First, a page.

Feb 3, 2024 - Politics & Policy

House Democrats in "tough spot" with GOP's new Israel bill

Mike Johnson and Hakeem Jeffries.

Speaker Mike Johnson and House Minority Leader Hakeem Jeffries. Drew Angerer/Getty Images.

House Democrats found themselves squeezed on Saturday by Speaker Mike Johnson's (R-La.) plans to hold a vote on an Israel aid package that excludes the IRS cuts they protested last fall.

Why it matters: The bill is still poised to pick up new Democratic votes in the House, which may put pressure on the Senate to vote on it rather than pursue their bill to also fund Ukraine, Taiwan and border security.

Driving the news: Johnson announced that the House will take up a "clean" Israel aid bill next week that would not be offset by equal cuts to the IRS.

  • That's in contrast to the supplemental bill House Republicans passed in November with support from just 12 Democrats, and which Senate Democrats blocked from consideration.
  • "Democrats made clear that their primary objection to the original House bill was with its offsets," Johnson wrote in a letter to House Republicans.
  • "The Senate will no longer have excuses ... against swift passage of this critical support for our ally."

What we're hearing: Several staunchly pro-Israel House Democrats who voted against the supplemental bill in November over the IRS cuts said Saturday they will support the new package.

  • "I would definitely vote for a stand-alone Israel aid bill without poison pills," Rep. Ritchie Torres (D-N.Y.) told Axios.
  • Rep. Brad Sherman (D-Calif.) said in a post on X, "I'm a yes." He aded that the bill "does not contain provisions I would like to see, including aid for [Ukraine]. But I normally vote based on what's in the bill, rather than what's not in the bill."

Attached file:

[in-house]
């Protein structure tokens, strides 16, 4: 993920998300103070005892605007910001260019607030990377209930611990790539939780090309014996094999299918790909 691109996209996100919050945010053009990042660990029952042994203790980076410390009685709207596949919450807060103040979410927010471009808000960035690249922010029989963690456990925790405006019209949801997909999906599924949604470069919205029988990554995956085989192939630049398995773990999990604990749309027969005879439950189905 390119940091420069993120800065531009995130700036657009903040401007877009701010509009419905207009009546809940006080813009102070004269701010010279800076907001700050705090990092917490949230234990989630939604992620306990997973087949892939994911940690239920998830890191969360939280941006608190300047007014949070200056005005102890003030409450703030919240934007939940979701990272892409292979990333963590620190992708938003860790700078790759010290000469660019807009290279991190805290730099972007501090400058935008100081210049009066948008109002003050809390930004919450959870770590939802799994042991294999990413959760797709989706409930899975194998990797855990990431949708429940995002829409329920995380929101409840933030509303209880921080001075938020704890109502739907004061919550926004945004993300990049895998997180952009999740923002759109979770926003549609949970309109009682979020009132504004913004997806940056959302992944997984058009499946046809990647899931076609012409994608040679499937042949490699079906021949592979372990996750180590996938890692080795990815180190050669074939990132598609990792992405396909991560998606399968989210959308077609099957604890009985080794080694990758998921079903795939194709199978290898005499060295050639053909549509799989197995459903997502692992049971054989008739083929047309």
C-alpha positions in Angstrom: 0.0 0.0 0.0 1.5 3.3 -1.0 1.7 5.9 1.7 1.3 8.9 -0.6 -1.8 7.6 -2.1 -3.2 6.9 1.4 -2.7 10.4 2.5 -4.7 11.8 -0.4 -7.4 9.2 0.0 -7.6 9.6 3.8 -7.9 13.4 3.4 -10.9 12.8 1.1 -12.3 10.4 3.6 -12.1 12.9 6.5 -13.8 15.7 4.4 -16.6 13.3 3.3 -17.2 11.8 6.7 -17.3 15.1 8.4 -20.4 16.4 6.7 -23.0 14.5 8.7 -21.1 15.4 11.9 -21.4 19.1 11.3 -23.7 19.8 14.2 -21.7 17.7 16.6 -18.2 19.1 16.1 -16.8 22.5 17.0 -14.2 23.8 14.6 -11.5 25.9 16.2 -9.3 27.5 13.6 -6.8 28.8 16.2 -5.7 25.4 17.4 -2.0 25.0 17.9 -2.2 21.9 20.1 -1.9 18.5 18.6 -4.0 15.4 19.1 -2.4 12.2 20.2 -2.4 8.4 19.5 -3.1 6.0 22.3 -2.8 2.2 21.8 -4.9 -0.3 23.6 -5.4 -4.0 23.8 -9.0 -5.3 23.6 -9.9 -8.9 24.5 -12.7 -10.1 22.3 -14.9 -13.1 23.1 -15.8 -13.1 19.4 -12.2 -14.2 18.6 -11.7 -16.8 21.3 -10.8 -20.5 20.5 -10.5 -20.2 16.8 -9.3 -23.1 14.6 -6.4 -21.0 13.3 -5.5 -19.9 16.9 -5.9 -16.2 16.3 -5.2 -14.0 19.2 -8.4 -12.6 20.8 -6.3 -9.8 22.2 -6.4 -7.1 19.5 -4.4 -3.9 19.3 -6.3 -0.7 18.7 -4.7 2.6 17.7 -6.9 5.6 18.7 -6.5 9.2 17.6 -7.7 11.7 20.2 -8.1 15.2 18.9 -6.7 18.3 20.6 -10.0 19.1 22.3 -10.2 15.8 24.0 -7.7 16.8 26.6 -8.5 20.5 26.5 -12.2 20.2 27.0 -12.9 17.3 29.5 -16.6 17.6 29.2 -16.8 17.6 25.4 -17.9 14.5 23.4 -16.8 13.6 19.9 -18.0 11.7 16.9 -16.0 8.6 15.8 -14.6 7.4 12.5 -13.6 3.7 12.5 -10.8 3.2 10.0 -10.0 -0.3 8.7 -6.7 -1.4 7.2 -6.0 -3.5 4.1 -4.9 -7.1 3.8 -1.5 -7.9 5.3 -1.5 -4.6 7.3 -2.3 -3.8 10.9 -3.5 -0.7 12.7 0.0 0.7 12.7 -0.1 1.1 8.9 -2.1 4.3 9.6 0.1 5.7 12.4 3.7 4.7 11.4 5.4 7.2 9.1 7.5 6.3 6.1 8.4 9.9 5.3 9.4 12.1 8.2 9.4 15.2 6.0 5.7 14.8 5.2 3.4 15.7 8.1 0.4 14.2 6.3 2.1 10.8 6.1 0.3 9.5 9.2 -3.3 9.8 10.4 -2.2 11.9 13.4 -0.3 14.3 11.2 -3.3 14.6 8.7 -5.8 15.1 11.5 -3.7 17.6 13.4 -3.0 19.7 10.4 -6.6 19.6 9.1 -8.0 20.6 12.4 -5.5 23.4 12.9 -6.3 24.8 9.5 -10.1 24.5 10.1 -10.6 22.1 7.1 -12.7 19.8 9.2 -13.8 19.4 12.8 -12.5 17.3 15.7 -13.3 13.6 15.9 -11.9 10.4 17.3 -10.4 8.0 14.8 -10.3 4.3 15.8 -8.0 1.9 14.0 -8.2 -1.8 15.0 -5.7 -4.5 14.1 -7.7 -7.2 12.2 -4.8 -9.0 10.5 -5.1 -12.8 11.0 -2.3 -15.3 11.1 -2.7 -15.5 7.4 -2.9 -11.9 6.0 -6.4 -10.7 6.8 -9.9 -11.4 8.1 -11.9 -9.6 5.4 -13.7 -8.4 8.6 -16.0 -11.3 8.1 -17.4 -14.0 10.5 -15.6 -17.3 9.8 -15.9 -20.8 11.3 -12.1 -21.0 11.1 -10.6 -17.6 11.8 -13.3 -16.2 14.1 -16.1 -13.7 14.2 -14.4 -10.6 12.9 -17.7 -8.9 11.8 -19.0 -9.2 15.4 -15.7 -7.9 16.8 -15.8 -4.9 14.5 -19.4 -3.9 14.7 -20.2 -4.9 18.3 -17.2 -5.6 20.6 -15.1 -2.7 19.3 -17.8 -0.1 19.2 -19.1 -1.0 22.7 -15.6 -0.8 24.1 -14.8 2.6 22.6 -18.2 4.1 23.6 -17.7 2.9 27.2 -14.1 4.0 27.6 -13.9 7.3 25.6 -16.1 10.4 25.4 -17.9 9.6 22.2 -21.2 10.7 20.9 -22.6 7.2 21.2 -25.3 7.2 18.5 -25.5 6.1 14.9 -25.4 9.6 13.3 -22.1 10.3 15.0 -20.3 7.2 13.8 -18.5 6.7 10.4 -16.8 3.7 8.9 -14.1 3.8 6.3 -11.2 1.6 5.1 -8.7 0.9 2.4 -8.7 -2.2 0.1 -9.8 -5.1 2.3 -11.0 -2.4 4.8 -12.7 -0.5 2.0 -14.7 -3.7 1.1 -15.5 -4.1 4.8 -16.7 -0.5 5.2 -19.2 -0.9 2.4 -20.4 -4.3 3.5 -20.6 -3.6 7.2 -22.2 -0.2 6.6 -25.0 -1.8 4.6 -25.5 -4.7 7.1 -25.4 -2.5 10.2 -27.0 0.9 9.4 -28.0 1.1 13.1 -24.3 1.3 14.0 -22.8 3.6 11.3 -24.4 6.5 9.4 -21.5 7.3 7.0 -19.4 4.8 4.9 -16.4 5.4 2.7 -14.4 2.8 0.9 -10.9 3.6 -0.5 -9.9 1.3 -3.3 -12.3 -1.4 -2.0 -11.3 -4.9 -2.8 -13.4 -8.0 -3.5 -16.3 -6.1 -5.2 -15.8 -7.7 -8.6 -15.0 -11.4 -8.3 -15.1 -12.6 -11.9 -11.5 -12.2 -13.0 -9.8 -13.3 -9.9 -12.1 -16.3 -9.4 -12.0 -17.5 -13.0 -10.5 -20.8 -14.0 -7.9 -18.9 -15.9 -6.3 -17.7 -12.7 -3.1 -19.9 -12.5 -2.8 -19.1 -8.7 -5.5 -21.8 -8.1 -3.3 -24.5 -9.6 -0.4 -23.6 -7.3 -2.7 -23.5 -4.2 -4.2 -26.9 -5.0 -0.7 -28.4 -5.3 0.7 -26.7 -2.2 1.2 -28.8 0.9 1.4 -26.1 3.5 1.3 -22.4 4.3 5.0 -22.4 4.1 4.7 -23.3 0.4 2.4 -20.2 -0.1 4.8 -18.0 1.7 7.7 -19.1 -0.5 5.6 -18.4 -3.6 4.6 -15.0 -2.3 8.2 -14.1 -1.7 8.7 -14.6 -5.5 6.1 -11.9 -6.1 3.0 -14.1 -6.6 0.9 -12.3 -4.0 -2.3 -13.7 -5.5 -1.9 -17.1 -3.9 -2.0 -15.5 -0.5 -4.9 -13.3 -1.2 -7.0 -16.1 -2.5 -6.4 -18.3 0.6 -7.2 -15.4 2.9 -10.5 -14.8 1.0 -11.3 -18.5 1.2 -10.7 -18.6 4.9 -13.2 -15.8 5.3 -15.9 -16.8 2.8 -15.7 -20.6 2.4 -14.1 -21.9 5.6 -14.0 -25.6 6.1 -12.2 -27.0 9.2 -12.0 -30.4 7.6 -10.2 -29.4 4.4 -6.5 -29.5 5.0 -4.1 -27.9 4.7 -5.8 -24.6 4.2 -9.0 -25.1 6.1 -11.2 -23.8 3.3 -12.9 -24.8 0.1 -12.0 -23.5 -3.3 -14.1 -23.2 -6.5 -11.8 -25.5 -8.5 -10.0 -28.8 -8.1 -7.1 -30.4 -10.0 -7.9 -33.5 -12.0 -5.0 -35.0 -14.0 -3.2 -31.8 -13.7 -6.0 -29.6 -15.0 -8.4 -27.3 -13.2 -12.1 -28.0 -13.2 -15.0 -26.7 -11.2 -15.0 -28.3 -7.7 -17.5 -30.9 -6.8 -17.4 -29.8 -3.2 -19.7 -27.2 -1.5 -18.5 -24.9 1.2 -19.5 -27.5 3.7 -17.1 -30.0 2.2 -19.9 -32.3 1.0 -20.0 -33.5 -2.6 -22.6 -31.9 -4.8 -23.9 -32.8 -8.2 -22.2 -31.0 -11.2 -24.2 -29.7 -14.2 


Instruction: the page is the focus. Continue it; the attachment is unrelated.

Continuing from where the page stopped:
• “There is no question the United States must support our ally Israel, and I will vote yes for the clean supplemental appropriation,” Rep. Brad Schneider (D-Ill.) said in a statement.

The other side: The bill could still prove divisive with House Democrats due to its lack of humanitarian assistance for Palestinian civilians.

  • A senior House Democrat, speaking on the condition of anonymity, predicted the exclusion of that aid will be a deal-breaker for a "good number" of Democrats.
  • Of their own vote, the senior lawmaker said: "More than likely a no without humanitarian aid, but no guarantees even in that instance. The details would matter."
  • Another House Democrat told Axios the bill puts them in a "tough spot" politically but said they are "going to have to vote for it" despite the risk of alienating the Democratic base.

Between the lines: Another complicating factor is the blow the bill could deal to Senate supplemental talks, which many lawmakers see as the last hope to pass significant funding for Ukraine.

  • Senate negotiators are expected to roll out heir comprehensive national security bill this weekend, which aims to pair the Ukraine funding that many Republicans revile with concessions to the GOP on border policy.
  • Johnson is "try[ing] to stymie the border bill and mess with the Ukraine funding," said Rep. Steve Cohen (D-Tenn.), who, after expressing support for the House bill in an earlier interview, told Axios: "I'm not sure where I'll be."
  • House Republicans have grown increasingly hostile to the Senate's comprehensive bill, and even some Democrats have suggested the only path forward is to pass its component parts separately.

Editor's note: This story has been updated to include additional quotes from lawmakers.

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